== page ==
In today's "Thought for the Day" Dan, our Primary Counsellor, considers kindness and it is needed more with the unusual, and unforeseen, situation we find ourselves in.
The highest wisdom is kindness - Berakhot, 17A (from the Babylonian Talmud)
A significant part of enlightenment is the awakening to the simple and profound truth of kindness; there is an implicit bond connecting all beings in an immense web of life that we are all participating in and sustained by. Wisdom is always a practical matter and kindness, as it is understood across spiritual and psychotherapeutic traditions, is both a practice and a fruit.
As modern human beings, we spend so much of our short lives wrapped up inside of ourselves, engaging with the never ending and oft-repetitive inner conversations of the labyrinth of the mind; the ultimately self-focused anxieties and preoccupations making up the negative aspect of our collective obsession with the need to be loved. The very hardening of our hearts. But there always remains a divine wellspring of kindness and love within all of us, however much we sometimes imagine life has run us dry.
By deliberately turning our attention inwards, not in self-interest, but towards the fountain of feelings of kindness and love for the world we have within our hearts, we whisper awake a deep wellspring of compassion. One ancient practice is to simply repeat a loving phrase silently throughout the day or to call to mind frequently an image, icon or person you associate with the deep qualities of loving kindness. In doing so, the discursive mind is quietened (even if for a short moment) enough to move beyond it momentarily. One might ‘gradually come unwrapped’ to others in a spirit free of the need for personal affirmation and with a heart a little less hardened.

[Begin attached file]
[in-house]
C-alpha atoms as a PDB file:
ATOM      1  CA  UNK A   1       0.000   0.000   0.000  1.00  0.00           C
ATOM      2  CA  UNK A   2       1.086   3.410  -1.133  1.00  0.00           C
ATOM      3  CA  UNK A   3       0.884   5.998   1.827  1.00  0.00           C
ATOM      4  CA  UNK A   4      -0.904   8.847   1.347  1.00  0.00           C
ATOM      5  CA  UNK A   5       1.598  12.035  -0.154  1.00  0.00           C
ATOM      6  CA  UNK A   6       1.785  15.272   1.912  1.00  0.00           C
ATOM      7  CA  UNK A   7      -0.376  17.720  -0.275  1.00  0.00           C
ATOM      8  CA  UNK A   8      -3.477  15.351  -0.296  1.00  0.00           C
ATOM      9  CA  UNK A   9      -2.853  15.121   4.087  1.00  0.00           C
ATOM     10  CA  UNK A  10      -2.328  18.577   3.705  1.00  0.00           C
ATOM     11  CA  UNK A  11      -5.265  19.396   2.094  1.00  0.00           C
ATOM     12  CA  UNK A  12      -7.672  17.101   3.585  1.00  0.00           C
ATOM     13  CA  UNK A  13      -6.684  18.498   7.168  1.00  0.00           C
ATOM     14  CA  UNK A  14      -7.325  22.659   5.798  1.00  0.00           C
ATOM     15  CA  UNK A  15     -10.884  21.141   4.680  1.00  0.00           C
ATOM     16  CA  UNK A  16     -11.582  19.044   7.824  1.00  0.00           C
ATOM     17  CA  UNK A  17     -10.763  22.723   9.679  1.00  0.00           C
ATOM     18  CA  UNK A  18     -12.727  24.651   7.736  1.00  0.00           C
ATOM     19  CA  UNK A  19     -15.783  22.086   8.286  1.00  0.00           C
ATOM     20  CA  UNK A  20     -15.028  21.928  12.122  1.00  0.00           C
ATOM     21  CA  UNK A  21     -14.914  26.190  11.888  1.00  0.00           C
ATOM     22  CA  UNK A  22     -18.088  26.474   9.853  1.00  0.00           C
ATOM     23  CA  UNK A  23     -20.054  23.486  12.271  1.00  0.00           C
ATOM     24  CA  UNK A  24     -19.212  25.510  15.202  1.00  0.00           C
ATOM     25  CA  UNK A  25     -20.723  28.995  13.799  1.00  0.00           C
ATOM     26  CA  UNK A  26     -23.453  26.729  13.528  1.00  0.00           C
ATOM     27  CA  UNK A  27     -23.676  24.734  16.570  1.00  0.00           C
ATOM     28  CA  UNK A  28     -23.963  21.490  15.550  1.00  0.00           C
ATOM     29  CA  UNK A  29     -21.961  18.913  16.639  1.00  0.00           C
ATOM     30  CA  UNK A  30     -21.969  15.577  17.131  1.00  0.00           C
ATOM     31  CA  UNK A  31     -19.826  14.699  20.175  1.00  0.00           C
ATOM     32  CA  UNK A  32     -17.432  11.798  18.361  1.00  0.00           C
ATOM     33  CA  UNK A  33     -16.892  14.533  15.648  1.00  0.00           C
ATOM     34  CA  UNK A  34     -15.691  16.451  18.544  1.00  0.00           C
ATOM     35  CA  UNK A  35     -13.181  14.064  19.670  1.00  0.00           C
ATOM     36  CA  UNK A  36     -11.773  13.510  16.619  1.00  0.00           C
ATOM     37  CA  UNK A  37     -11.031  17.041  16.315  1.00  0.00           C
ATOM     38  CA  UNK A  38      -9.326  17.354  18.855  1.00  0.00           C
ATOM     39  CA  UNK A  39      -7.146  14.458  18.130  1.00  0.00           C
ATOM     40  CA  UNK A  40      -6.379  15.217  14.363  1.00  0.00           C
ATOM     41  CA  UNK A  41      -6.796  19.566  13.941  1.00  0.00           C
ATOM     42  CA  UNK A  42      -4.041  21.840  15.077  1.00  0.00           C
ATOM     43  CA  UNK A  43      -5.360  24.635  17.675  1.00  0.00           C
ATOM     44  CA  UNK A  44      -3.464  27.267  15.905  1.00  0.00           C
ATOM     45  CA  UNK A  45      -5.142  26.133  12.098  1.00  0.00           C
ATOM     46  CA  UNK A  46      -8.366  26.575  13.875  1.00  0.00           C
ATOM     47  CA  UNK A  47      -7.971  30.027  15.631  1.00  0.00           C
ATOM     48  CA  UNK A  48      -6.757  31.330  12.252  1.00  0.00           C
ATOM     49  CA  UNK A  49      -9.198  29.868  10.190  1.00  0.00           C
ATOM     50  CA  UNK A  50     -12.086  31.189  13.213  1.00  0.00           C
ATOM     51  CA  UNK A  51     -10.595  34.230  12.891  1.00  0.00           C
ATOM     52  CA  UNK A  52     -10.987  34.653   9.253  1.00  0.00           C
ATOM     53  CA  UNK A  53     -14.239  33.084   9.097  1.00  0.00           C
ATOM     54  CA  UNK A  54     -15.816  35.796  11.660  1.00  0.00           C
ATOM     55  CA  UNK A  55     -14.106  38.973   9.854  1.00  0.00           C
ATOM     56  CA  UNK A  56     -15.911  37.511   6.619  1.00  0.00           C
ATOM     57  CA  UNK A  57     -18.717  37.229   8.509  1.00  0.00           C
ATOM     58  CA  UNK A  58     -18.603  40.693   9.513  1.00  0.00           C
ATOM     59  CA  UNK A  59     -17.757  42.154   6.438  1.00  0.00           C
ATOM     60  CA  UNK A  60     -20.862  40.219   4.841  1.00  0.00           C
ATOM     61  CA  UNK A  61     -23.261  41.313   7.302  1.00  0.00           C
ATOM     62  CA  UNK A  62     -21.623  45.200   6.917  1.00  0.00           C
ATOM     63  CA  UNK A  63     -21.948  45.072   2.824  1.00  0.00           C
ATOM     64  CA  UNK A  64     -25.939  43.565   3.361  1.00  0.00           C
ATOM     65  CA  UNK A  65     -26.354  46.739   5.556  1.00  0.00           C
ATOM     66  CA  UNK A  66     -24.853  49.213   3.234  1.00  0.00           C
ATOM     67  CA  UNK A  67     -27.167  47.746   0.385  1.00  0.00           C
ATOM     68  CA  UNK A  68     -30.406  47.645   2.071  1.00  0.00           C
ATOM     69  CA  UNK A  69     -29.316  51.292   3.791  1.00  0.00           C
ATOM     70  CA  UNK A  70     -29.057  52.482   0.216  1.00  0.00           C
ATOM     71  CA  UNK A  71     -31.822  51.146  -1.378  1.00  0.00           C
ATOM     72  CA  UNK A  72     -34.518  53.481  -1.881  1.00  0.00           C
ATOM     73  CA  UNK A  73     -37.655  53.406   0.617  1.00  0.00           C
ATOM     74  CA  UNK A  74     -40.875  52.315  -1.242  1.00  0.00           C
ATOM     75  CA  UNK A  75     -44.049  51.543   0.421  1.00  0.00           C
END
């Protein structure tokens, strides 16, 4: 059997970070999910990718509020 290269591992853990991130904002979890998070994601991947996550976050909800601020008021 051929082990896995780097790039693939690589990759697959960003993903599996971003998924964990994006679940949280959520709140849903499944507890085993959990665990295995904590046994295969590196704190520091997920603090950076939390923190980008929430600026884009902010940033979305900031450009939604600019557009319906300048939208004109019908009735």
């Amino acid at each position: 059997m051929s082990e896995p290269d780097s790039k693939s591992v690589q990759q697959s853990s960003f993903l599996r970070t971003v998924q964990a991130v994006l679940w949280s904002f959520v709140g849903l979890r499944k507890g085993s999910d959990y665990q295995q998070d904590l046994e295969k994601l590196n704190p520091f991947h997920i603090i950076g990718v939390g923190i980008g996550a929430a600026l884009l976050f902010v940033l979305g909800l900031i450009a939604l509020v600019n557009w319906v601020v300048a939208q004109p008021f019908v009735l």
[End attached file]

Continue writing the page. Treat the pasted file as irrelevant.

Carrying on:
In these unusual times of fearful pandemic, we are living a common (pan) experience together. There is much to observe and learn about ourselves in relation to the ethics of kindness. A kind act is sometimes something of a ‘grand allowing’; Making space in your heart for someone's difference or otherness, when suddenly (and unintentionally) spending more time around them. This is a particularly generous form of kindness, one that resists the discursive mind in favour of a dimension of heart-kindness that recognises our interconnectedness. As the late psychiatrist, Thomas Szasz, once remarked; “be careful to free a camel from his hump or he might no longer be a camel”. Instead, move beyond an ego-rooted kindness and begin to trust in interdependence the way a bird trusts the tree it builds its nest in.
What might you practice today to share the fruit of kindness to a world in need right now?
The thought for the day is a short reflective writing relevant to the art of suffering well (enough) in difficult times, for parents and staff of Alice Smith. If it offers comfort amidst adversity, read the text and call it to mind when needed (even if just a short phrase from the larger text), allowing it to soak into the marrow of your bones and merge with your breath. Remember, we are all in this together…
Take good care, Dan